I recently took a trip into the city to marvel at a new exhibit at the Museum of Vancouver called Unbelievable. I was fortunate enough to attend a behind the scenes tour led by Gregory Dreicer, MOV’s Director of Curatorial and Engagement who was both riveting and expansively knowledgeable. The exhibit was put together in a relatively short period of time by museum standards (3-4 months) and was in fact still being assembled before our very eyes. The central theme of the exhibit was around stories, the multitudes and power of stories, competing narratives and how our stories define the past, present and future.

The themes I found most riveting revolved around First Nations issues in BC.


There I was standing, inches from the Thunderbird totem pole. It was commissioned by a chief in my territory (Alert Bay, BC), a fixture later in Stanley Park. I could reach out and touch it (Ok, I totally did.) I was full of pride thinking of all the people who had seen and loved the art of my people. Then we heard how the art impacted local artist, how everyone wanted art that looked like that, to the point where local artist had to emulate our style in order to sell work. This made me sad for them, that the work that was meaningful to them wasn’t commercially viable and the celebration of the style of my people came at their expense.

We proceeded into the next room and admired some replica totem poles designed for tourists and we listened to discussion of the concept of “handiwork.” Residential schools suppressed the cultural practices of their residents, but allowed the production of certain crafts and basketry under the guise of handiwork. It struck me that this was an indication the people running the schools knew very little about that which they were trying to suppress, and that they really didn’t understand how inherently tied “handiwork” was to the culture of people.


We had the opportunity to look at one of the mascots of the 2010 Olympic, designed to represent the Sasquatch. Next to it was the protest version of the same mascot that advocated for housing. This led to a conversation around cultural appropriation as the Sasquatch is a supernatural being in Coast Salish culture. Turning it into a mascot was not universally well received. The line between appreciation and appropriation is hard to find.

Another interesting piece was the smallpox mask. We learned about infectious diseases and the relationship between slaves being brought to North American and the plight of indigenous people  who were dying too quickly to be useful. The history of the mask and how it came to be part of the collection was as mysterious as the way it might have been used in the past.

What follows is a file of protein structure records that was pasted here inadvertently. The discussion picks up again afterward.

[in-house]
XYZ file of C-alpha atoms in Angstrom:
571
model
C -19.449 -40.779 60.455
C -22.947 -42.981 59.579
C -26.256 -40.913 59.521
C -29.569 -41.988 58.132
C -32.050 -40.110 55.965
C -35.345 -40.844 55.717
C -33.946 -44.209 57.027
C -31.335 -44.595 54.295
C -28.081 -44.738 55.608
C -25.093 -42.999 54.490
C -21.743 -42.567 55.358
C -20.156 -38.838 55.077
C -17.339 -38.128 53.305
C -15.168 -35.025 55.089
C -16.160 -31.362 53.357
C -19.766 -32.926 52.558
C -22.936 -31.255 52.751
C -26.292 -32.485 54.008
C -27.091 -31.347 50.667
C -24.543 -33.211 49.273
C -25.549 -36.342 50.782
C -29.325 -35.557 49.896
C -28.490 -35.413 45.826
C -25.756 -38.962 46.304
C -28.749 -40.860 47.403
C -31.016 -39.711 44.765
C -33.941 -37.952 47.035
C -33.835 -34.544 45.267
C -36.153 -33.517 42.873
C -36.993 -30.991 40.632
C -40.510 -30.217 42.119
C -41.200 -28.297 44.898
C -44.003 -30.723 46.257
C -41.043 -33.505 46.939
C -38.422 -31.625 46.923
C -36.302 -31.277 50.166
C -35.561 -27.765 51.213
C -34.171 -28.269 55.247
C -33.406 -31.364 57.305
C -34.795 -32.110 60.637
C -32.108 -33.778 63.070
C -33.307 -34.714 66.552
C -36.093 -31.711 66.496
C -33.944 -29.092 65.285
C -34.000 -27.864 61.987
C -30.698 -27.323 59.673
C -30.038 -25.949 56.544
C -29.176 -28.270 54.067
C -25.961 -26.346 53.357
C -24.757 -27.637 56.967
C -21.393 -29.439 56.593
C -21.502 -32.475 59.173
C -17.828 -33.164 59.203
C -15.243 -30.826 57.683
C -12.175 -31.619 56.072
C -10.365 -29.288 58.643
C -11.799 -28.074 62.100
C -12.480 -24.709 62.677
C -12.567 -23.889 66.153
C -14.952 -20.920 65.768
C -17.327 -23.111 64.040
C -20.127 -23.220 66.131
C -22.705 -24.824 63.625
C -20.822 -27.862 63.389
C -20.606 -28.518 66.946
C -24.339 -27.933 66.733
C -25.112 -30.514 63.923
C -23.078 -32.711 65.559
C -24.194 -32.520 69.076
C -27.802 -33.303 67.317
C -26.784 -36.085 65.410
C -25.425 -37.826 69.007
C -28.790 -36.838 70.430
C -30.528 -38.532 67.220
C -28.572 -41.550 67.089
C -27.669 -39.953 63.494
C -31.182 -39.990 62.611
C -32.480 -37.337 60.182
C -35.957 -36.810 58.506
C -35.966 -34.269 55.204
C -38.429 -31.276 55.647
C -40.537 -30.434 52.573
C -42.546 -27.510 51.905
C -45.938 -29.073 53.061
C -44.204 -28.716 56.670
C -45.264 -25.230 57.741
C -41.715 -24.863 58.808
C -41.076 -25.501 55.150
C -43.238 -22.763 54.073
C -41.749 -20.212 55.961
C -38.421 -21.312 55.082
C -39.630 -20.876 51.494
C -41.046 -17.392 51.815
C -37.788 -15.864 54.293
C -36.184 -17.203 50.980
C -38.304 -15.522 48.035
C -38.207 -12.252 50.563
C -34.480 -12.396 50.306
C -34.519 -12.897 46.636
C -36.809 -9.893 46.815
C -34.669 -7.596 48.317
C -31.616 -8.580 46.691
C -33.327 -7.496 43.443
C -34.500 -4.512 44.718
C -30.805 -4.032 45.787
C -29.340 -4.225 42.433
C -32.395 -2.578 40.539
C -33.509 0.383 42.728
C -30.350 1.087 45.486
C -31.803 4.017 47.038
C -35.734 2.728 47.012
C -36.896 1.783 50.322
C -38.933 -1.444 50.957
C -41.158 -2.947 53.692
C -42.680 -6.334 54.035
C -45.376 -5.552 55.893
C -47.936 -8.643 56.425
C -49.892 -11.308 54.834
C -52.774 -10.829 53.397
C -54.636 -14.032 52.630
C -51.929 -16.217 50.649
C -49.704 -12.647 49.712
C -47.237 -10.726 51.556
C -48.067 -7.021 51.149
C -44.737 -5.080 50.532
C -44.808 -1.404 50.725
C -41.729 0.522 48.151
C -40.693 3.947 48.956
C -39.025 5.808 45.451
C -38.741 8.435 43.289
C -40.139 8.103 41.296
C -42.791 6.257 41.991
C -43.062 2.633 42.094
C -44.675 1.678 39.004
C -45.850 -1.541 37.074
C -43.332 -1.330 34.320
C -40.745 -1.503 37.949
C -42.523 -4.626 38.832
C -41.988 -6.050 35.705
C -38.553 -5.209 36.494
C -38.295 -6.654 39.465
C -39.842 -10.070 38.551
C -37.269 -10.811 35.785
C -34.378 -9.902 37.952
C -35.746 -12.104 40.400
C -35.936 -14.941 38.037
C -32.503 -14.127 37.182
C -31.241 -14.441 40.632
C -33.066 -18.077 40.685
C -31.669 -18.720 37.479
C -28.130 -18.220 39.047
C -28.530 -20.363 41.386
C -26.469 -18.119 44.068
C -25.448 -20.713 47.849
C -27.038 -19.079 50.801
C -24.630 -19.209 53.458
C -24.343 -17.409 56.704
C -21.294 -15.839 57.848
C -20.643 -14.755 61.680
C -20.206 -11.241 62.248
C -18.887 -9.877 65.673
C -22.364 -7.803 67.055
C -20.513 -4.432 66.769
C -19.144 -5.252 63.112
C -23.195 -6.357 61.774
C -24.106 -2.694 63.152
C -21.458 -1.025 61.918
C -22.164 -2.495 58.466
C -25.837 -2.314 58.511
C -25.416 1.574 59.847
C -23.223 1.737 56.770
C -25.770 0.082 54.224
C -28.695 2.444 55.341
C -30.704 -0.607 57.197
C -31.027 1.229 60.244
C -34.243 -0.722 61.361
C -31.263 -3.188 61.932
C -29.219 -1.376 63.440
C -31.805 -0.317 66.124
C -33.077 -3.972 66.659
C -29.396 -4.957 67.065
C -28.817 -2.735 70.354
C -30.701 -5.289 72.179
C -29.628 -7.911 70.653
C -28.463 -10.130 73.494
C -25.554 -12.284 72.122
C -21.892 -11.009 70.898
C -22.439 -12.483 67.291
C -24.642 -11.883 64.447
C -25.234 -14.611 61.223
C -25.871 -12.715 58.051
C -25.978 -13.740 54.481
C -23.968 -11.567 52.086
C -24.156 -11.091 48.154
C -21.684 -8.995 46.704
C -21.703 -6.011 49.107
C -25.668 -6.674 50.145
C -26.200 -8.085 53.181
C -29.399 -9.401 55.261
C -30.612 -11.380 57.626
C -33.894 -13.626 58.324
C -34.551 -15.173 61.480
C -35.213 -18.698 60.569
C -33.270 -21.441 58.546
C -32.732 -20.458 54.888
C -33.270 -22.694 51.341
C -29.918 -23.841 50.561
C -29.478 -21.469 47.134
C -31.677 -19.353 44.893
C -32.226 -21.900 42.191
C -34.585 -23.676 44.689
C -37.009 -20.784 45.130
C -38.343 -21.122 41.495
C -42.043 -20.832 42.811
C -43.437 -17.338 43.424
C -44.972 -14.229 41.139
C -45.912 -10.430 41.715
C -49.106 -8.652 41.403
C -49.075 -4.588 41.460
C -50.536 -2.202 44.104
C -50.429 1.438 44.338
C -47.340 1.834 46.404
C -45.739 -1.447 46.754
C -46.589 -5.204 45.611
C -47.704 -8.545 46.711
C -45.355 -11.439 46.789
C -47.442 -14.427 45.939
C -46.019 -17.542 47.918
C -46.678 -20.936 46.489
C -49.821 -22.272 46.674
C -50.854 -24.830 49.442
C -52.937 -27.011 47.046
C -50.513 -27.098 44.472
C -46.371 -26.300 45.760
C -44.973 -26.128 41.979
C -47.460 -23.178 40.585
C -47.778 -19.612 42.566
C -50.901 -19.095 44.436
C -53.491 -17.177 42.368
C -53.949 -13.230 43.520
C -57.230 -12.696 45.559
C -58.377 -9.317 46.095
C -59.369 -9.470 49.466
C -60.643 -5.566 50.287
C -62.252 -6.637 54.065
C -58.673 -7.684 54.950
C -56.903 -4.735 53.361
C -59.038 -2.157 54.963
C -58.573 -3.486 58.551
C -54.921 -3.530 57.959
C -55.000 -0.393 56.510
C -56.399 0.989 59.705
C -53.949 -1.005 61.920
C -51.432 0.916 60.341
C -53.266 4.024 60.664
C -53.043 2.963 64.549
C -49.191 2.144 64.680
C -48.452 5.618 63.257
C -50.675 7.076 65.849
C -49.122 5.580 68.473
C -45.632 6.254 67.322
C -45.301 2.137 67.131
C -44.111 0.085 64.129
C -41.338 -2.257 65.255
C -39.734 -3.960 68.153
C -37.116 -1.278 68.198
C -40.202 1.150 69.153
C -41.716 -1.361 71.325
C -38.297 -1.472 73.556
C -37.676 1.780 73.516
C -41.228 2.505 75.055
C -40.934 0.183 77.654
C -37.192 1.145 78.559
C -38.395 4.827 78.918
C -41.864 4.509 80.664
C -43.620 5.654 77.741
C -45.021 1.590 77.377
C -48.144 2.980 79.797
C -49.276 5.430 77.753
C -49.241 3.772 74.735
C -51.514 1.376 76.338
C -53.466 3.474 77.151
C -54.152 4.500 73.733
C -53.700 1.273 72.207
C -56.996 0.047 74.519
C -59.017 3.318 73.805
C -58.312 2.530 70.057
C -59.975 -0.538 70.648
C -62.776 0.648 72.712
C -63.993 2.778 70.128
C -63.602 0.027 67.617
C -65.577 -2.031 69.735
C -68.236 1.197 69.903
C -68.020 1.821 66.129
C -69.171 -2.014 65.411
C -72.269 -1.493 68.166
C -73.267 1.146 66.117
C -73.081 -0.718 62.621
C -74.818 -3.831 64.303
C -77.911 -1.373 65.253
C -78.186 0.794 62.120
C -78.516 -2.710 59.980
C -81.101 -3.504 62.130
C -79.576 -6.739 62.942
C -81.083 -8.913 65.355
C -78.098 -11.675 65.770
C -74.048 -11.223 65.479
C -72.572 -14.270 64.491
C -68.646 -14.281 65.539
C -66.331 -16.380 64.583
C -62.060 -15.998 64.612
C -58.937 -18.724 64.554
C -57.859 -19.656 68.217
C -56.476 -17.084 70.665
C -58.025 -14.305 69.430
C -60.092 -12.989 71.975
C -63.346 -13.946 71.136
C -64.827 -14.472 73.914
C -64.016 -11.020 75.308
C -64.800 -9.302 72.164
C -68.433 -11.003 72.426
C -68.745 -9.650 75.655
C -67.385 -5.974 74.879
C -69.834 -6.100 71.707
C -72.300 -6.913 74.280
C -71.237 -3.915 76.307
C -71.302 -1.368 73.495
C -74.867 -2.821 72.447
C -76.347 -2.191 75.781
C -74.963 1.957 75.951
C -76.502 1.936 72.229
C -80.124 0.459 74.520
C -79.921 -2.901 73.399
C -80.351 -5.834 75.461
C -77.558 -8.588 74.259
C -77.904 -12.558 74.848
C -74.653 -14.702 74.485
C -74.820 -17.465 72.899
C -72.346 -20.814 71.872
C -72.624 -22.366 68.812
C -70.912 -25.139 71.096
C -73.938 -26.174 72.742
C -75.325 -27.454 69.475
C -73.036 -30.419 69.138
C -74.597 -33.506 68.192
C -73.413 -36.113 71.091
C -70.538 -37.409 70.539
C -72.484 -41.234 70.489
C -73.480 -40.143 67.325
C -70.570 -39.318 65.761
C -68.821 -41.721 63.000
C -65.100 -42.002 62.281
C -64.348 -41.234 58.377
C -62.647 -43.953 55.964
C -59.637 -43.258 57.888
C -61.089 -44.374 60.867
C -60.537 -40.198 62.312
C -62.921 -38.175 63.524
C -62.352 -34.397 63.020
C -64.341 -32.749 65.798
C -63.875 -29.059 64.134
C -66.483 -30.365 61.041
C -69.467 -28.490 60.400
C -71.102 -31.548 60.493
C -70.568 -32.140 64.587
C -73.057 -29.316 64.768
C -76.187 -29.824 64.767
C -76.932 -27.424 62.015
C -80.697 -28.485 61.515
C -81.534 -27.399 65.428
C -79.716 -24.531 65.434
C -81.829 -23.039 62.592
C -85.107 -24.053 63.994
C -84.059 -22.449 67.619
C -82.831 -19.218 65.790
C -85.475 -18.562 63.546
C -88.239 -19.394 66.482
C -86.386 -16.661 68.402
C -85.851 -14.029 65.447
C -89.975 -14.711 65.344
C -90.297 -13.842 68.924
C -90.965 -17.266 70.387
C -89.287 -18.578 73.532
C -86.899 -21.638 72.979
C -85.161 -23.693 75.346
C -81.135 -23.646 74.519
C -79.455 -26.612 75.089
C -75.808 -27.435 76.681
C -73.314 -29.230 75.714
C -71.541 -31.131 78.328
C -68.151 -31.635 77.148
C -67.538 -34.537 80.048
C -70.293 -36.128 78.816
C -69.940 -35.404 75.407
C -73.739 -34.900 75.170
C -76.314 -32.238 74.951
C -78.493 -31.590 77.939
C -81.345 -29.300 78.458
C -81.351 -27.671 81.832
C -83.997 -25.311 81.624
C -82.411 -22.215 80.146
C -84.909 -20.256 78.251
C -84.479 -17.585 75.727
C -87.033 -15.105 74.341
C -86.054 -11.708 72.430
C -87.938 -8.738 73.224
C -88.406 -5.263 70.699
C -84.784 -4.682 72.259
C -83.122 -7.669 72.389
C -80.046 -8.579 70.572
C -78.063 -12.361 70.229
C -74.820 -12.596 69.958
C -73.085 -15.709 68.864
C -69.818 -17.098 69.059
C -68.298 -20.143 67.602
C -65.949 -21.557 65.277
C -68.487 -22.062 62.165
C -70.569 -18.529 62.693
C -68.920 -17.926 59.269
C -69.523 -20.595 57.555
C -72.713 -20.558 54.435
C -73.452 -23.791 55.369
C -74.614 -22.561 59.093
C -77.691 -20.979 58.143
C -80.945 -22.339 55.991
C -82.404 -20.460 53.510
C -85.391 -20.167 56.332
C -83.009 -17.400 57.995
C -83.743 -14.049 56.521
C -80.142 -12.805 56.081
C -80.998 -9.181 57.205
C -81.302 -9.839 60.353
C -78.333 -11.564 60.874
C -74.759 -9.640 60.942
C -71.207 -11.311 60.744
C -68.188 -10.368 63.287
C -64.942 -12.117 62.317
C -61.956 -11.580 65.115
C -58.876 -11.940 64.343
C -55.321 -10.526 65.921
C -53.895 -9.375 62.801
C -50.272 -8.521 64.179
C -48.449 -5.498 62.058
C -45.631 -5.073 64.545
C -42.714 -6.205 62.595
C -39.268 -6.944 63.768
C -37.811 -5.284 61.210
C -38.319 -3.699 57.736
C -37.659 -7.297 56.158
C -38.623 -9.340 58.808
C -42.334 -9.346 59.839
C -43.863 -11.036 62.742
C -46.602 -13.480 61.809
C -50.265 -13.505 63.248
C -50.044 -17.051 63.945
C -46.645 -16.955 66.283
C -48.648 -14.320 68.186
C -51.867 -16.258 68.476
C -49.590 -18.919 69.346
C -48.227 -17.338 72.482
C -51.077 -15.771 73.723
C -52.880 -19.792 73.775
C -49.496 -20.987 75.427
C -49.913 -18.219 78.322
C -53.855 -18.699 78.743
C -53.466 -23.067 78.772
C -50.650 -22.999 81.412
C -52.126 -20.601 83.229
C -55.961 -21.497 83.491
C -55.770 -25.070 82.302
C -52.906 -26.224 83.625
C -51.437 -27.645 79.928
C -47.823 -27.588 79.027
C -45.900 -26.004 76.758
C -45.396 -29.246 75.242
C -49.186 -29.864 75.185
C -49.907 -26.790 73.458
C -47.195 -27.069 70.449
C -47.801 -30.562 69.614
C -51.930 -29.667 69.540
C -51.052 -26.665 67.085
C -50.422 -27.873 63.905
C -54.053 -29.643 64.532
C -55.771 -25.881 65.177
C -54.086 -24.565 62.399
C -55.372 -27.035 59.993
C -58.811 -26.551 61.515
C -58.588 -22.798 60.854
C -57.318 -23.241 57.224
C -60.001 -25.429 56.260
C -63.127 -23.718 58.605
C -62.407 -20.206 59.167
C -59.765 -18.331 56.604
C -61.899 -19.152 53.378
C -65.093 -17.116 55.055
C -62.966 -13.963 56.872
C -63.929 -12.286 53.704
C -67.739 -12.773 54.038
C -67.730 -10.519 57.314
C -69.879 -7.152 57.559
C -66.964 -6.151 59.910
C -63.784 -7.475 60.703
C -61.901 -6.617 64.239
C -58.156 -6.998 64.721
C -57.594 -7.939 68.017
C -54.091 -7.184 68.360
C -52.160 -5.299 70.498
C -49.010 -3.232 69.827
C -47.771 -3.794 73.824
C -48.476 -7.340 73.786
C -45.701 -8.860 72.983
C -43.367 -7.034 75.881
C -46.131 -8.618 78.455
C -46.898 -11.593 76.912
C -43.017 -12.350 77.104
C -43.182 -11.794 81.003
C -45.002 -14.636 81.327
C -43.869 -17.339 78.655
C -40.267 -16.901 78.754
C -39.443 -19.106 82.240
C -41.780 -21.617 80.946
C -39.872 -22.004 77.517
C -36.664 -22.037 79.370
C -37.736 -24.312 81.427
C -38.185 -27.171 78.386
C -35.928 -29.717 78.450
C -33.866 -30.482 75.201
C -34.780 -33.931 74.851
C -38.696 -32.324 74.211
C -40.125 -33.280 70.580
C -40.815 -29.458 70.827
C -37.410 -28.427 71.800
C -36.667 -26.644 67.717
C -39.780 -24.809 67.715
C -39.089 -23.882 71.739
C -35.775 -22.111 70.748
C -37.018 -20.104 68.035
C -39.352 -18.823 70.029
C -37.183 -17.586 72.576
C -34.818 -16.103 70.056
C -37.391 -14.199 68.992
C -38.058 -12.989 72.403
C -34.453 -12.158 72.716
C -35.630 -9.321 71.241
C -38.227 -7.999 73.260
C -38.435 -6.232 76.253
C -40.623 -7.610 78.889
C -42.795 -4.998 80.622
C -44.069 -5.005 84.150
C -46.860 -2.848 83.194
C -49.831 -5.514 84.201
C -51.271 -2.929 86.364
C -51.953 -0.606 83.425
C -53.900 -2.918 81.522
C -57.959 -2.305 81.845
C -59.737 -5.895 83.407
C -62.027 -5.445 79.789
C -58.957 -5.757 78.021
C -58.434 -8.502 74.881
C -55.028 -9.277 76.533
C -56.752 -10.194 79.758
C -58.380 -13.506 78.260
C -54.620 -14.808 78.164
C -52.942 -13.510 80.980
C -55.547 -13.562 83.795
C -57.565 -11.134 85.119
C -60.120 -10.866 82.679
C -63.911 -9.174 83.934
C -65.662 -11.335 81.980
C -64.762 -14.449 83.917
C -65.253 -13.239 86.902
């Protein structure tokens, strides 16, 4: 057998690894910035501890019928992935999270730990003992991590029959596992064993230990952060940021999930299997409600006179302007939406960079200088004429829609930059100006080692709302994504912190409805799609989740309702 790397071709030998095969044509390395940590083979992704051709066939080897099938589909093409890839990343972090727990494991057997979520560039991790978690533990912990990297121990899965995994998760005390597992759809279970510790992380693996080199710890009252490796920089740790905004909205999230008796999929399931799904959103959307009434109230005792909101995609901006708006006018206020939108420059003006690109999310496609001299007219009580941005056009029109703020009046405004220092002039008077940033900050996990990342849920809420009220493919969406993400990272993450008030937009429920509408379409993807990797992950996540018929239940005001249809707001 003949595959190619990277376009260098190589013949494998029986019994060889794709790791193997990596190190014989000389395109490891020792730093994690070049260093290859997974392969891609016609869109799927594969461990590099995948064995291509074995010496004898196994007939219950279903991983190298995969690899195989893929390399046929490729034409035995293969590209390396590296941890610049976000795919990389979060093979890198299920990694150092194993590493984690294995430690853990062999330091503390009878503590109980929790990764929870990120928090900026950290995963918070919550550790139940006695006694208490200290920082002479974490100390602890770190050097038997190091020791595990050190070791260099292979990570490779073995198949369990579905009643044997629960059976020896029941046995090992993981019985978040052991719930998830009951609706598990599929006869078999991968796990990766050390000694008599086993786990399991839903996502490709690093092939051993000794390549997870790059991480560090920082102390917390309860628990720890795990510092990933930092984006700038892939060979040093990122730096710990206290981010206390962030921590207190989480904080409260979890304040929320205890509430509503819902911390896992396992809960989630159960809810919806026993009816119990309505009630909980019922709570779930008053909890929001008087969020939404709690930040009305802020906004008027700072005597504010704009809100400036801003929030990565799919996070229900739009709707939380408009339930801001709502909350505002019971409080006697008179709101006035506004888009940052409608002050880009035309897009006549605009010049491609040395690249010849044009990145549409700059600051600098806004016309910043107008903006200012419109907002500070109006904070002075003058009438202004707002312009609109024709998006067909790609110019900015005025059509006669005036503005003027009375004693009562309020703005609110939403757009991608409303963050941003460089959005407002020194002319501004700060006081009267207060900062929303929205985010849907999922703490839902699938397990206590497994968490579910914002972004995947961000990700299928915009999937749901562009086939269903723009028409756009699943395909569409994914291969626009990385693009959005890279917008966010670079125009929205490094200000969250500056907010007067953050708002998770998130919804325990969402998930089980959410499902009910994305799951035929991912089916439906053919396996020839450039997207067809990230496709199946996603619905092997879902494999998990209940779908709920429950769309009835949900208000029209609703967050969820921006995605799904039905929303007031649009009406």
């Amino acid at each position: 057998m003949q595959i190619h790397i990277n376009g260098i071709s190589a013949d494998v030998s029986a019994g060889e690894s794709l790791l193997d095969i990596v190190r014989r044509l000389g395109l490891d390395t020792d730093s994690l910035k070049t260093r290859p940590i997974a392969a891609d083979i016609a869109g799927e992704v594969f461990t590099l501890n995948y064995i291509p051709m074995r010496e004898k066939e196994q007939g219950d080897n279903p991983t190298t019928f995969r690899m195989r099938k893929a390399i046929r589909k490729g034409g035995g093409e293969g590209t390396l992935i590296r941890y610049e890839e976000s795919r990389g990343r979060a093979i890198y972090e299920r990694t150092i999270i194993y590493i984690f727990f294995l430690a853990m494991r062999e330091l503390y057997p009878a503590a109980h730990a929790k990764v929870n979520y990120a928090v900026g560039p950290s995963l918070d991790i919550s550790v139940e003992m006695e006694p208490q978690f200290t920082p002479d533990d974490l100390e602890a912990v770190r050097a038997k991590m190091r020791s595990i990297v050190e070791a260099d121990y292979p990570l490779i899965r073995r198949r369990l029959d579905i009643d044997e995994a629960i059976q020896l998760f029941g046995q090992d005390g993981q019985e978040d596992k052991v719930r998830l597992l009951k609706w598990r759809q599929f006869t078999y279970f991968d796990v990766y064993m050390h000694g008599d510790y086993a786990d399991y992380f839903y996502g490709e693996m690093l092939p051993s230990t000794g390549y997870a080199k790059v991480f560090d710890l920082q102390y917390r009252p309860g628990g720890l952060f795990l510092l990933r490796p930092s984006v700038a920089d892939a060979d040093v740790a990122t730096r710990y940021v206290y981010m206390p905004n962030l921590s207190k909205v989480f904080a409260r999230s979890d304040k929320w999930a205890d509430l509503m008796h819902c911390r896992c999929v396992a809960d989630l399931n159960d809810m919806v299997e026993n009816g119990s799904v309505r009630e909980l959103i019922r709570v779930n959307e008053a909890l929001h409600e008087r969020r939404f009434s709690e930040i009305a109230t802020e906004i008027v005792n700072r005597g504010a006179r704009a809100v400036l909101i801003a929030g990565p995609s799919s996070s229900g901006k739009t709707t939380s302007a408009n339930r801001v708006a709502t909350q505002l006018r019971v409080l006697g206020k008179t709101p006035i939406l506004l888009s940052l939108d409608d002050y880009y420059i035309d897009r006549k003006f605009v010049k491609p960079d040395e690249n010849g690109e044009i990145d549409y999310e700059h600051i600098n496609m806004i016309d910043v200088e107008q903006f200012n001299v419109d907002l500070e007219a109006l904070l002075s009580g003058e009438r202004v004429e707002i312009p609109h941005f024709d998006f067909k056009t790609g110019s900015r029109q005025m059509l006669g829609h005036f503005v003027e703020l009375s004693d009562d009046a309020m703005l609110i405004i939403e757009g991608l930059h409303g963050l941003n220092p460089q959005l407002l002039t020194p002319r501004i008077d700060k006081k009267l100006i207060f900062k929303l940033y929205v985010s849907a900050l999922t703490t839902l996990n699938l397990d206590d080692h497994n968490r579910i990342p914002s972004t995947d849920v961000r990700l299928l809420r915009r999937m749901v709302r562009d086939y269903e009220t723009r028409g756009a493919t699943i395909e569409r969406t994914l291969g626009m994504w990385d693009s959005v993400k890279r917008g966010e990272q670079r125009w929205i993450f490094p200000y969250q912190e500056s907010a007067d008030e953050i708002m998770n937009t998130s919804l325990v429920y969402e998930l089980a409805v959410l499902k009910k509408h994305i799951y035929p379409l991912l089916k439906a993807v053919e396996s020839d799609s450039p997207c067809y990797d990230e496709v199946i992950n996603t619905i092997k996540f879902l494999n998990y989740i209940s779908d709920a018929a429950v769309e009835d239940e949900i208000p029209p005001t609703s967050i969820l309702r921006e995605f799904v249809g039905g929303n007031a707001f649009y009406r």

Something else I really enjoyed was the manhole covers that featured First Nations art (which is set up so visitors can take a rubbing of it home with them.) Apart from these First Nations pieces were other pieces of Vancouver nostalgia, the R from Arbutus Street’s ‘The Ridge Sign,’ The Girl in a Wet Suit statue, a Lambourghini enginean elephant’s foot, a printing press, a coat made from cat fur and a chair mde from cattle horns. We didn’t even get to see everything as it was still being put together but the collection was as expansive as it was varied and told the story of Vancouver in a way as eclectic as it’s spirit.

The exhibits featured diverging narratives that related to each piece that invites the guests to take different perspectives. There is an interactive wall where guests can place controversial issues such as climate change on a scale that indicates how real it is and allows them to compare their viewpoints with other guests. It’s an exhibit that challenges the mind while it educates.

The exhibit is going to run from June 24 – September 24, 2017 and is not to be missed. Definitely bring your kids so they can learn not just about the history of Vancouver but also to appreciate how we live today.

Alison Tedford is a Canadian freelance writer and mom. She documents her journeys in parenting, mental health and fitness on her blog Sparkly Shoes and Sweat Drops. Follow her on TwitterFacebook and Instagram @alisontedford

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